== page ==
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Colorado
Went out this morning and ran into a guide at a trail head. He gave me a hot tip on an area that was about a 3 mile hike and I should get into some elk.

I struck off. The trail had me side hilling along a rocky trail heading into a draw. The trail brought me to through the bottom of the draw into a creek bottom. It was full of choke cherries and I couldnt see more then 30 or so yards.

Right in the trail I was on was bear shit, full of berries. I pushed my boot into it. Dry and crumbly. So I moved on. Passed about 10 more piles. Came across the next one and pushed my boot into it. It was soft. Ok no big deal. I'm making noise and calling out "Hey Bear" every couple yards. I come to another pile, this one looks different, bent down and picked up some and it was warm.

I wasn't scared but felt it would be irresponsible of me to continue on with 3 little kids and my wife waiting back at home for me and literal steaming piles of grizzly shit on the same trail I was walking.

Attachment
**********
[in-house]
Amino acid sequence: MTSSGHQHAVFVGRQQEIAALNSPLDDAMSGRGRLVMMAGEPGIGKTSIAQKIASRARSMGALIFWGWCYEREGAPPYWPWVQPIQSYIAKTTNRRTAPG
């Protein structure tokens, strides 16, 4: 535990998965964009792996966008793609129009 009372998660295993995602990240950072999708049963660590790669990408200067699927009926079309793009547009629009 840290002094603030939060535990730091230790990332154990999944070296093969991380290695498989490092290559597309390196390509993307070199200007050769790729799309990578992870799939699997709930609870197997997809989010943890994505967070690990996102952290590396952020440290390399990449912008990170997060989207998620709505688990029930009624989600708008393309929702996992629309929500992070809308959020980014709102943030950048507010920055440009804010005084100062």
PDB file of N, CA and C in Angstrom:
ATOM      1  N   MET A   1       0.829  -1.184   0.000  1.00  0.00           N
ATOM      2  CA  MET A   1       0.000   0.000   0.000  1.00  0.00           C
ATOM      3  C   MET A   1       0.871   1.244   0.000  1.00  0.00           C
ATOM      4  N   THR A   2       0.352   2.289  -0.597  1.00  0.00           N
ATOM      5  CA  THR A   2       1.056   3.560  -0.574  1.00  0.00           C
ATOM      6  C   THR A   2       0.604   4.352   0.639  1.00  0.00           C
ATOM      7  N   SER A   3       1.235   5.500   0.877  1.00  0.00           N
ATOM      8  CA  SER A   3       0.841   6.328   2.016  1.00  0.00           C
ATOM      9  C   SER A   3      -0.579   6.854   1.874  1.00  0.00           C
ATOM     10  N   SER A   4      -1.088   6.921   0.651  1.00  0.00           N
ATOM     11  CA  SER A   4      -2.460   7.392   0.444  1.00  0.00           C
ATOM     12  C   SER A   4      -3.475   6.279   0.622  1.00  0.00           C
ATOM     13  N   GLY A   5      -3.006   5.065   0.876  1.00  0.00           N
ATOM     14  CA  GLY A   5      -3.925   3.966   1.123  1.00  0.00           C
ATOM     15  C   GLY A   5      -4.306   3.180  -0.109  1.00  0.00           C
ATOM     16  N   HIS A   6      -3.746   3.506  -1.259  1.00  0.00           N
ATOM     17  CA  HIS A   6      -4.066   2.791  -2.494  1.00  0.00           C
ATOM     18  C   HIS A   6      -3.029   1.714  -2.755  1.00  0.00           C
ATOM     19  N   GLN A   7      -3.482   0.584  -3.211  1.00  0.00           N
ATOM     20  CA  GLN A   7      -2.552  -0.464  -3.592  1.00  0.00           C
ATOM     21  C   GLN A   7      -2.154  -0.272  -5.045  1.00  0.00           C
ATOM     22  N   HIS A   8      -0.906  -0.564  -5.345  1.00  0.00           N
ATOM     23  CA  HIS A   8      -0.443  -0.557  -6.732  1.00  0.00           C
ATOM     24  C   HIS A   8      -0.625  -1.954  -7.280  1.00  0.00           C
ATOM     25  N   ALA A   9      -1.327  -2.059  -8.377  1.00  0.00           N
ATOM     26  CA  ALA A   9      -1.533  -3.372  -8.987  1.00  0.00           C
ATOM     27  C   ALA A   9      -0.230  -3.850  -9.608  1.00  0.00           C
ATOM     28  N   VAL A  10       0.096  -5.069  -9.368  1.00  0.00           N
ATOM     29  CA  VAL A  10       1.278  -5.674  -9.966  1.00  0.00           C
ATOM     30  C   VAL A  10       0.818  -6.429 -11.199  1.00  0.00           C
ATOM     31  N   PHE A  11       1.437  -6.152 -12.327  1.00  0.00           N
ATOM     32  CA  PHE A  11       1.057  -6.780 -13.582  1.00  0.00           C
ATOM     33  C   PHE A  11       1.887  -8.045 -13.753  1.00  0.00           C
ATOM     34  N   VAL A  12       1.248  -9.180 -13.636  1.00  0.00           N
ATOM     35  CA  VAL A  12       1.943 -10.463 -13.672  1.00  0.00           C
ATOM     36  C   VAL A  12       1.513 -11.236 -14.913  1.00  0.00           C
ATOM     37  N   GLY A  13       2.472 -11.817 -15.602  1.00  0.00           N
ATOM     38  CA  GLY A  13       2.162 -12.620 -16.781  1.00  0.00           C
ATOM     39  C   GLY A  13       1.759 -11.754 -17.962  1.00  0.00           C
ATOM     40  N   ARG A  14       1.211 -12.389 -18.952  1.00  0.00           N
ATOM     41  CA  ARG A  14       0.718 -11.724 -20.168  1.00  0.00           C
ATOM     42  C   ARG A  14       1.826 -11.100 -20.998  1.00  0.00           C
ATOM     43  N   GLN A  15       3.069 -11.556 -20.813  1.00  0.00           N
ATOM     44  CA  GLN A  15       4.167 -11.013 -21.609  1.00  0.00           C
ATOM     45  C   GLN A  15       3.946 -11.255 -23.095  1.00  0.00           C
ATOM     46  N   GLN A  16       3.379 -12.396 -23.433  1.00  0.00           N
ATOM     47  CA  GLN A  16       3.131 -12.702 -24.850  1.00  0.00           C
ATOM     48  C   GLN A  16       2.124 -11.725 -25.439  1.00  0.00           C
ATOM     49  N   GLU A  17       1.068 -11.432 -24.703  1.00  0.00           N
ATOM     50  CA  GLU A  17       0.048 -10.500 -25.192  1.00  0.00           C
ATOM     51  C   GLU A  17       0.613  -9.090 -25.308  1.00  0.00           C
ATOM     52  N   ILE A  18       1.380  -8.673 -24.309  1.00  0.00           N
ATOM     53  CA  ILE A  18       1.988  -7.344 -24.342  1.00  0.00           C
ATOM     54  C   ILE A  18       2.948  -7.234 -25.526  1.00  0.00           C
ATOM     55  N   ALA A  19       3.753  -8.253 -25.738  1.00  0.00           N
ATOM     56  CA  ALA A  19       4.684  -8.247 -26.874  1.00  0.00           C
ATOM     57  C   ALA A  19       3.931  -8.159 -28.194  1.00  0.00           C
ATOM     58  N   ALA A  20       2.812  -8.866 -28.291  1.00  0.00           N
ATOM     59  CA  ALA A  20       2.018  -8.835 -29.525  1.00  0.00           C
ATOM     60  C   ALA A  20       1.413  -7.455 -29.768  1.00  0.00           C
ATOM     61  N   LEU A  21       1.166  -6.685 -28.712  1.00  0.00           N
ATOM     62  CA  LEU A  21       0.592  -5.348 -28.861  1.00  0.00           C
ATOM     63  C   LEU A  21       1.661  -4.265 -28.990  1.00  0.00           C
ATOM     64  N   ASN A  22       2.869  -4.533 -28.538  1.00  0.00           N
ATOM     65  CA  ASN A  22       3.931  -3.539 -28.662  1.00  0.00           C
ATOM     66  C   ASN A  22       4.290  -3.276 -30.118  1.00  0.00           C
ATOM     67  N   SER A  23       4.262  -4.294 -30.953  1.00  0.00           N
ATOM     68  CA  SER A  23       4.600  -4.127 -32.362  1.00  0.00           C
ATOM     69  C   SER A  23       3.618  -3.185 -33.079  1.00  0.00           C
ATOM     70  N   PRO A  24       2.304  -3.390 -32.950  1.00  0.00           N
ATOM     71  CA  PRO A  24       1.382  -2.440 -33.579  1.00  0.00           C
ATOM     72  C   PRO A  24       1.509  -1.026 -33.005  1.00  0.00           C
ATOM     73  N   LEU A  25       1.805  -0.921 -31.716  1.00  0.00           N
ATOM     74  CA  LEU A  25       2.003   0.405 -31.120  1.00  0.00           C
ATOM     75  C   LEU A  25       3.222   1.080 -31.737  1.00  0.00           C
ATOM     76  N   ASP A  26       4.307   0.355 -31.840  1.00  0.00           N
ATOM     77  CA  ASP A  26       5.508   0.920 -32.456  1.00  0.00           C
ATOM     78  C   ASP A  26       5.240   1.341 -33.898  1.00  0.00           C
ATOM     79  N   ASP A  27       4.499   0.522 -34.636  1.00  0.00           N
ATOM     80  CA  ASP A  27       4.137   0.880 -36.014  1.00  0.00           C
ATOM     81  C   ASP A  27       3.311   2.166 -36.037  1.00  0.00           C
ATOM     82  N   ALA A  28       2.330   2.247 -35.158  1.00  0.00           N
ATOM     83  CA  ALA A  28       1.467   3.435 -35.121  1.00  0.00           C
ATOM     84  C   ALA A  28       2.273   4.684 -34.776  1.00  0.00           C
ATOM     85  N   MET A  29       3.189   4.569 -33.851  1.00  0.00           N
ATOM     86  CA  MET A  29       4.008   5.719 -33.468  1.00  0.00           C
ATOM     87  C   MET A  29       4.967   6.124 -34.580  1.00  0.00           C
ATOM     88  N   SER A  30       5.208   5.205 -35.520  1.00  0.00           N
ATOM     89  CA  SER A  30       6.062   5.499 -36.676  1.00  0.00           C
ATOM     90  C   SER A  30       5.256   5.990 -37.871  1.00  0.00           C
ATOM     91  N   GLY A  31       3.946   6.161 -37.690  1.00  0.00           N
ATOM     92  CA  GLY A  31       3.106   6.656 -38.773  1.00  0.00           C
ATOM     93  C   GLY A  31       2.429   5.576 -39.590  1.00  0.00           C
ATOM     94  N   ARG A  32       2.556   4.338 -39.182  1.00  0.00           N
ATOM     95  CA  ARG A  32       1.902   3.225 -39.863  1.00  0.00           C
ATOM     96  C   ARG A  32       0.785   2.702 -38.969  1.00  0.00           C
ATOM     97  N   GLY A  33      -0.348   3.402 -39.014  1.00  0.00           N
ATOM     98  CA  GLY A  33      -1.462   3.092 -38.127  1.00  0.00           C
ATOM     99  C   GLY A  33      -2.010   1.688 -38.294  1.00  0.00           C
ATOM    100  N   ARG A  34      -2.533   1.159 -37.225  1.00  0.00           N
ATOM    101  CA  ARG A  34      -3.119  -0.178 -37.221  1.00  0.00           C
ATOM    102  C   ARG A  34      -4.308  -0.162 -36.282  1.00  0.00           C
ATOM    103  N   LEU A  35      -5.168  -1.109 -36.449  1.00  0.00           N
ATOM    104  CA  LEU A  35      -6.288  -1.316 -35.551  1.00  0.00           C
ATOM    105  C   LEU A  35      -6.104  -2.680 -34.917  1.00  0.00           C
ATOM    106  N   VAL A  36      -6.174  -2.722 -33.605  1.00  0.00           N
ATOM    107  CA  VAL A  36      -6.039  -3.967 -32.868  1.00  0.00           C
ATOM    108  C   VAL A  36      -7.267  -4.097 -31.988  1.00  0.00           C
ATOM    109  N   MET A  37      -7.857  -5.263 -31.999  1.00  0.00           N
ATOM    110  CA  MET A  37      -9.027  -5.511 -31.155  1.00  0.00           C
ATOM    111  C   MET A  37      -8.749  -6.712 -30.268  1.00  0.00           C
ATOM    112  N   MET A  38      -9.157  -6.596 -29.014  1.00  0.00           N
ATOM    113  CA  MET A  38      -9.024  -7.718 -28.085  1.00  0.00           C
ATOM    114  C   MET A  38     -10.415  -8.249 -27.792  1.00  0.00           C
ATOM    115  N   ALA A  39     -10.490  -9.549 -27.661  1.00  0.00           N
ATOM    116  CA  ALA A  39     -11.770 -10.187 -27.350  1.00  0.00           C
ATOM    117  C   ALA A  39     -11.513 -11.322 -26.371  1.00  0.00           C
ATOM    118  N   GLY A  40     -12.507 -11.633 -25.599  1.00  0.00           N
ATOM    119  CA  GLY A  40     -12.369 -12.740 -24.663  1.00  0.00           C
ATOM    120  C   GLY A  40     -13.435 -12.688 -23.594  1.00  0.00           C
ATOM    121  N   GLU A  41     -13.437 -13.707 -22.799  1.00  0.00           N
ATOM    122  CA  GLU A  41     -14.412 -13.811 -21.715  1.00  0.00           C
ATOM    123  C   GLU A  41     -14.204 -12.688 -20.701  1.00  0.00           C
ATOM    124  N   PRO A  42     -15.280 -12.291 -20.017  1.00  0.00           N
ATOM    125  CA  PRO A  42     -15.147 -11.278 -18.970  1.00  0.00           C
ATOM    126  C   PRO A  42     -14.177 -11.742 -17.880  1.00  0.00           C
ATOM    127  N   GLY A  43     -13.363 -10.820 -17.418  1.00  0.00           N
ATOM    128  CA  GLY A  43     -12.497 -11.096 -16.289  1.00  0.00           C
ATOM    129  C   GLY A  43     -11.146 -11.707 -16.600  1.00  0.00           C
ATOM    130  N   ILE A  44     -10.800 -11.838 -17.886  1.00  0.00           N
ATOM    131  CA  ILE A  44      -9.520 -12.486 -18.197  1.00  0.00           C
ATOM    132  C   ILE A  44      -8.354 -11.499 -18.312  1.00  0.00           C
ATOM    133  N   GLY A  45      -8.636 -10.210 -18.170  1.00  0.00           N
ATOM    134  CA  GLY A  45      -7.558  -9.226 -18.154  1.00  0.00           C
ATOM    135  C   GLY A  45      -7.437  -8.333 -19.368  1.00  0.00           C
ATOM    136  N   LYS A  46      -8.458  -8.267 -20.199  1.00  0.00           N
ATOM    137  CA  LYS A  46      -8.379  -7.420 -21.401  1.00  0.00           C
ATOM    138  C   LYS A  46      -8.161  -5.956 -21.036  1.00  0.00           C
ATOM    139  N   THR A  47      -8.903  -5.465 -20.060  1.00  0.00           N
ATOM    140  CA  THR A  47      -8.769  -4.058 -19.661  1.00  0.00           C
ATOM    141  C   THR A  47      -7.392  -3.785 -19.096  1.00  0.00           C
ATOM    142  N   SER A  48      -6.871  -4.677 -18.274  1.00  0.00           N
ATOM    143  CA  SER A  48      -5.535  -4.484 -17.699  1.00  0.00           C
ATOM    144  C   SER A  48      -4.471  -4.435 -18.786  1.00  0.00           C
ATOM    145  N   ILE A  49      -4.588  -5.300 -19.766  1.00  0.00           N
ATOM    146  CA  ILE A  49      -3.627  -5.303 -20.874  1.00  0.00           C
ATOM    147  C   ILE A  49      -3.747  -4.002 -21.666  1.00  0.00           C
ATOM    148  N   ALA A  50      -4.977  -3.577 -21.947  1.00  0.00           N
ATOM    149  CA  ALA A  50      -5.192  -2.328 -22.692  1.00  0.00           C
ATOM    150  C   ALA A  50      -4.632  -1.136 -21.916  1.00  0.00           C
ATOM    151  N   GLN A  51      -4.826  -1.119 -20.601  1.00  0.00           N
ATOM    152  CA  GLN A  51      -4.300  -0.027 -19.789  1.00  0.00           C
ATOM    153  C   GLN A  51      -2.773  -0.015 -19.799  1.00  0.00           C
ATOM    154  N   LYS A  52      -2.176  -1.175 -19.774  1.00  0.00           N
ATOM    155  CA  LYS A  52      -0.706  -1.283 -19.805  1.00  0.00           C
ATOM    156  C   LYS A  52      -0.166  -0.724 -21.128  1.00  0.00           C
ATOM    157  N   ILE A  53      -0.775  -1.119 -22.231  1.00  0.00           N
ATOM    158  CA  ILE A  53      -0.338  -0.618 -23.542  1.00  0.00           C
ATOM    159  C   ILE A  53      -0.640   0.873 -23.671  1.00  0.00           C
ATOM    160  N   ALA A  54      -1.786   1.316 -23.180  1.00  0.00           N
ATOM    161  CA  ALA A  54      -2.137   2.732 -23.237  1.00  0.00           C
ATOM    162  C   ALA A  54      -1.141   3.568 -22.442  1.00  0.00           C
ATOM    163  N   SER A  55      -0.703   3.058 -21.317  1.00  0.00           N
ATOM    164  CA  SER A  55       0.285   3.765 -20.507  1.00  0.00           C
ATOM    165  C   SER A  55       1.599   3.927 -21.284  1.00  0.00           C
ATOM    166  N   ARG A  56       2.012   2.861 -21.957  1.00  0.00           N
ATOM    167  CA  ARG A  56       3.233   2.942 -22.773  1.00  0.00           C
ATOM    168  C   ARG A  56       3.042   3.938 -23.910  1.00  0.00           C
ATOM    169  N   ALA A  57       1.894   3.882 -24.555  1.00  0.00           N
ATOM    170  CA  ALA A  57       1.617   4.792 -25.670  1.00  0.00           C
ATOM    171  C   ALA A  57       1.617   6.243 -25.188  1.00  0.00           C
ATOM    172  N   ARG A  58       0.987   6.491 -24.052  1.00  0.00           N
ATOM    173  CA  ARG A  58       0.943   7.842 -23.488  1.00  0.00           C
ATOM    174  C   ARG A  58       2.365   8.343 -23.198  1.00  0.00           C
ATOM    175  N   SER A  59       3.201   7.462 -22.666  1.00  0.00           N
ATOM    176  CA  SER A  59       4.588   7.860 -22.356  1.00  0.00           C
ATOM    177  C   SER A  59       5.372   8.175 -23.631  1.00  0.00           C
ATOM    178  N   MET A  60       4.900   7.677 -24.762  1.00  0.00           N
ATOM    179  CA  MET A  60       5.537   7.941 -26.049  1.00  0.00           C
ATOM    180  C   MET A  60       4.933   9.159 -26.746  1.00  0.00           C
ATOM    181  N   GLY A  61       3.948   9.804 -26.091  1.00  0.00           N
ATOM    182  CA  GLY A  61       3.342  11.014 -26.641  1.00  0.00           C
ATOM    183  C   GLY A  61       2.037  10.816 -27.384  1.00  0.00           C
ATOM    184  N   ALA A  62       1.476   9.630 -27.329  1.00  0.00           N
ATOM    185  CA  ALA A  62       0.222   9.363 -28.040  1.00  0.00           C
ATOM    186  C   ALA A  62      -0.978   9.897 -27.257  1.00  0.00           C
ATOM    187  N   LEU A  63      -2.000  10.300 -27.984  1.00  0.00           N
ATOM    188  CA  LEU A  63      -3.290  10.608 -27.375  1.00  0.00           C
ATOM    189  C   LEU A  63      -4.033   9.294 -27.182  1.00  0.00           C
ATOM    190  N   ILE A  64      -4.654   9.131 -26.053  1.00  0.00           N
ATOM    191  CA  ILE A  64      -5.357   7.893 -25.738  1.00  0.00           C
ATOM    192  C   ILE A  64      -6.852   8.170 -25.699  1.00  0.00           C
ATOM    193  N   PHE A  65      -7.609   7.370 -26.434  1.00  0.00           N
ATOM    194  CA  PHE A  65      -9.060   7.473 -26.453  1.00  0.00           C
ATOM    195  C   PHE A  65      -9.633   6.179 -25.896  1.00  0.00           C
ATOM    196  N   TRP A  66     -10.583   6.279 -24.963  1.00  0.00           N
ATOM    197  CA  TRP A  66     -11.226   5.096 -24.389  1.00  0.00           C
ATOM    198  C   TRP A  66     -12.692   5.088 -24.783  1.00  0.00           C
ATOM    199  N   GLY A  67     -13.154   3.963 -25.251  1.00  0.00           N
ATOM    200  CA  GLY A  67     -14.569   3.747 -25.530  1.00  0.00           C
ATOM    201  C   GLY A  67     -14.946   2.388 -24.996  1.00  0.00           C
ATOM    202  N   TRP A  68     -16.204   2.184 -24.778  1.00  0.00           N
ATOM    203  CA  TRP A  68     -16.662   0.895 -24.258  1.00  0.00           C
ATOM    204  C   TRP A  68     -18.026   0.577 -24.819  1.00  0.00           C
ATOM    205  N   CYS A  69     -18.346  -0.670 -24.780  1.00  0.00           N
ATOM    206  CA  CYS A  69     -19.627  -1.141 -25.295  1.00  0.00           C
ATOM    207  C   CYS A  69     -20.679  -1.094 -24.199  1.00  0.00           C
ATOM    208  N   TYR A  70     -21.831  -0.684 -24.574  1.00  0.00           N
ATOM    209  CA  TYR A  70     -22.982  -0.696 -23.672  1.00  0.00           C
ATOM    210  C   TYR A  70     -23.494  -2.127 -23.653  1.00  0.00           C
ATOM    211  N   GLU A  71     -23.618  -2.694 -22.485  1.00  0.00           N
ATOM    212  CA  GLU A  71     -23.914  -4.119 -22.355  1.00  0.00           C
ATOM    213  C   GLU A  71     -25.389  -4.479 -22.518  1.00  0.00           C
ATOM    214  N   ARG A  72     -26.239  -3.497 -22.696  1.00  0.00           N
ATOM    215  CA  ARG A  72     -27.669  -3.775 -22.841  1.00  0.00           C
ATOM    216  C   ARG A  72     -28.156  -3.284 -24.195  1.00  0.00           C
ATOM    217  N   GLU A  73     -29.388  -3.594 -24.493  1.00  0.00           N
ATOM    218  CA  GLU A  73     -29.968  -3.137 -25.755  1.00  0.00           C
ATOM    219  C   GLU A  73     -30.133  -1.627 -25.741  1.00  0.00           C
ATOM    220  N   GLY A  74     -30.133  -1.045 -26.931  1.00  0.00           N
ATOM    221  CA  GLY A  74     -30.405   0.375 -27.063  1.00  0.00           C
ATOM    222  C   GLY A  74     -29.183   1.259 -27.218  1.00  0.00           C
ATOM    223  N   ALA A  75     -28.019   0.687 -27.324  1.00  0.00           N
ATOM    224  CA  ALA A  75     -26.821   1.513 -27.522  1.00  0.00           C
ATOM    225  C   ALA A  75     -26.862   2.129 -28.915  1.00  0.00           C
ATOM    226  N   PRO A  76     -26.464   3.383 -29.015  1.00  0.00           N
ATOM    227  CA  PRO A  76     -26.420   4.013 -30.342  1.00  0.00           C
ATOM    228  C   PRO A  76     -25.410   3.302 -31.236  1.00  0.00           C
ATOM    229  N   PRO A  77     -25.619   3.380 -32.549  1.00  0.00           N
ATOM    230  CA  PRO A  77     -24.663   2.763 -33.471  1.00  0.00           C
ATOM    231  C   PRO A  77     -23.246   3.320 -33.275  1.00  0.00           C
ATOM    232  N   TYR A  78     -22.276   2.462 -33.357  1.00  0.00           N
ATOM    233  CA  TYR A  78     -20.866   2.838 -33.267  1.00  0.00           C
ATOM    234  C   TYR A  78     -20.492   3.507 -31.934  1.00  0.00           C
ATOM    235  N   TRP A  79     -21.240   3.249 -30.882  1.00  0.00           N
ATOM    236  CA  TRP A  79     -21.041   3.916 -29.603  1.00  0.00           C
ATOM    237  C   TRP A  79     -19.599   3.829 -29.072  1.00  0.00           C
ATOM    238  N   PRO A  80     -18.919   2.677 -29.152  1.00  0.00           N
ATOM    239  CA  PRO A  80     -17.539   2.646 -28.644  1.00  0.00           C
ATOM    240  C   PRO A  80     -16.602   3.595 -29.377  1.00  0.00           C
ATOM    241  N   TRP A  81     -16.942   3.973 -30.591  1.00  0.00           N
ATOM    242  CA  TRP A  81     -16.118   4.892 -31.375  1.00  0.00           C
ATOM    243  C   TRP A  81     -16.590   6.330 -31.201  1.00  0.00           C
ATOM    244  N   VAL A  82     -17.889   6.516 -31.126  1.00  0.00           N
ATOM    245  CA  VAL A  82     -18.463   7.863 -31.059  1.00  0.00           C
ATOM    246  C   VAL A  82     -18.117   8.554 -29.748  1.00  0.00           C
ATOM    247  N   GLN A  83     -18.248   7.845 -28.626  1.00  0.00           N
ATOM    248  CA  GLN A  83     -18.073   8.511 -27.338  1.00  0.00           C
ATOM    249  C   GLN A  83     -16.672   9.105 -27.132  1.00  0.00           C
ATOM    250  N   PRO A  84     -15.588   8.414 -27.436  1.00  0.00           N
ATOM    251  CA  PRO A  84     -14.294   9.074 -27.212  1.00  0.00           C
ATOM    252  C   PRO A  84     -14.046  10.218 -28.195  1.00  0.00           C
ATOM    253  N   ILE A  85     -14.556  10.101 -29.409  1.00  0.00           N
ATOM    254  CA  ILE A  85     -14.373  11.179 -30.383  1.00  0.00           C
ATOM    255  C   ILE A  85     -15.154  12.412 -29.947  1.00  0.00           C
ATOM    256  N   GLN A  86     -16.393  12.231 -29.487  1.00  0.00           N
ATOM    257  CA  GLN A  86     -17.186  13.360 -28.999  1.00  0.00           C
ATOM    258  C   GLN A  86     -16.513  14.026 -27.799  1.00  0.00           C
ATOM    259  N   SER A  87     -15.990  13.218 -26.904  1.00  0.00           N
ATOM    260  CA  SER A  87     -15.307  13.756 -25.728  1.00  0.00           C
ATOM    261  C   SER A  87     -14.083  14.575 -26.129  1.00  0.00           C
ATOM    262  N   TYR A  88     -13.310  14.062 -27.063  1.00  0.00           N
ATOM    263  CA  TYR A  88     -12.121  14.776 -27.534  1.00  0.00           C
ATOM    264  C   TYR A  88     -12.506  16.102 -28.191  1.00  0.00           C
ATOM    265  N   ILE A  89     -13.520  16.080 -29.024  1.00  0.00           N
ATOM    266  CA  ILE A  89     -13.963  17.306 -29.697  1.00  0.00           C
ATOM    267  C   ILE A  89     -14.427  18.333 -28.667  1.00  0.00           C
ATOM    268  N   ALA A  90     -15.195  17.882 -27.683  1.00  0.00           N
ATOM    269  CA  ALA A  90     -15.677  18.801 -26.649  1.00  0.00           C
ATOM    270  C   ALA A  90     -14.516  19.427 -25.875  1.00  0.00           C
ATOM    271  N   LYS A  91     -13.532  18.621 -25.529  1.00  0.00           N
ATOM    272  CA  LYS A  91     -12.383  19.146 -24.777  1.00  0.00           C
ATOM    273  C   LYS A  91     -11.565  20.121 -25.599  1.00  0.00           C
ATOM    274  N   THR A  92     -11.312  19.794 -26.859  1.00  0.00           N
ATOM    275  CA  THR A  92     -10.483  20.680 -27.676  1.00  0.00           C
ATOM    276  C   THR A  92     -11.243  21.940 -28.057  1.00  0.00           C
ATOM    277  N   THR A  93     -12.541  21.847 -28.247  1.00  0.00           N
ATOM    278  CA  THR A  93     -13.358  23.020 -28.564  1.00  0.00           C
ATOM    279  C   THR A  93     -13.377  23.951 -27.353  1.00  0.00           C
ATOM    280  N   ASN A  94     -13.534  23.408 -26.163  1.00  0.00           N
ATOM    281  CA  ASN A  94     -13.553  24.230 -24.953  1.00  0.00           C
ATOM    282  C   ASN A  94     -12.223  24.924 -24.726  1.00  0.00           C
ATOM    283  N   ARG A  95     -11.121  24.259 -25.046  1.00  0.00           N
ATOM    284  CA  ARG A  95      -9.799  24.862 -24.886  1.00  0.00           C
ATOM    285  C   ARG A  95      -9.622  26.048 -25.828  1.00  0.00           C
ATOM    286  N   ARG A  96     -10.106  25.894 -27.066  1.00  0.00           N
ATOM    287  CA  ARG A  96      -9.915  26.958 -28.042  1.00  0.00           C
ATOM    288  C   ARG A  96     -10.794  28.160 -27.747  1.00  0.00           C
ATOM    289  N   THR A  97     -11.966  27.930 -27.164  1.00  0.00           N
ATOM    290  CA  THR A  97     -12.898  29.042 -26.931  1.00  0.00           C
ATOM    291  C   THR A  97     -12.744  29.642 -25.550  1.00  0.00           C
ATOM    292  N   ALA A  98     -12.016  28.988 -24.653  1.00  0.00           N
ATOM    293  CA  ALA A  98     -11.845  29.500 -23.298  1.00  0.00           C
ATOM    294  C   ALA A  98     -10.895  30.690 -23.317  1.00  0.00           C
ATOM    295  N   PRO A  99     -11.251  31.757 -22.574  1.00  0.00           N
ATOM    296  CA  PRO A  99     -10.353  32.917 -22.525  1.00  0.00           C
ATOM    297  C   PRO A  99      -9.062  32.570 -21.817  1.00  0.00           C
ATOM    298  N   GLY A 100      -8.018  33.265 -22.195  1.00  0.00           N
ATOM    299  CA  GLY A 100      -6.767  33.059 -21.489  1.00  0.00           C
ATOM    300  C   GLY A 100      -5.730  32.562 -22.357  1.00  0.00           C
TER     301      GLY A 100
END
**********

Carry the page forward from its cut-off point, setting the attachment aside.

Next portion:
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I realize it's all serious but this hit me funny. "... literal steaming..." Damn funny!🤣🤣🙃🙃One thing about it, you were certainly in "the" area. The "tip" was credible. The guide could have sent you off on a trail to the nearest shopping mall... yes, they do that. He must have been an honest guide. That looks like a helluva good area!
 

Ridge Hunter 83

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Colorado
I do like the looks of that area though; that's elk country, especially that heavy cover. If a person is going to find a 7x7, the probabilities favor the heavy cover; it's dependent on several variables but that's where I'll be looking.
 

MSBowHunter

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Jan 9, 2018
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MISSISSIPPI
I've hunted the Bob Marshall, and used a solar powered electric fence at night for peace of mind. My partner and I separated one evening, and he was charged by a mother grizzly that had two cubs. Luckily, he was able to spray her at 10 feet and she retreated. I've never seen someone more scared/traumatized in my life.

Needless to say, it definitely had an impact on how hard we hunted the remainder of the week.
 

MTSasquatch

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Jul 21, 2019
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To the guys that solo....

How do you handle the packout?

Do you try to move/relocate the quarters away from the carcass/gutpile, or would the bears still find the quarters before gutpile?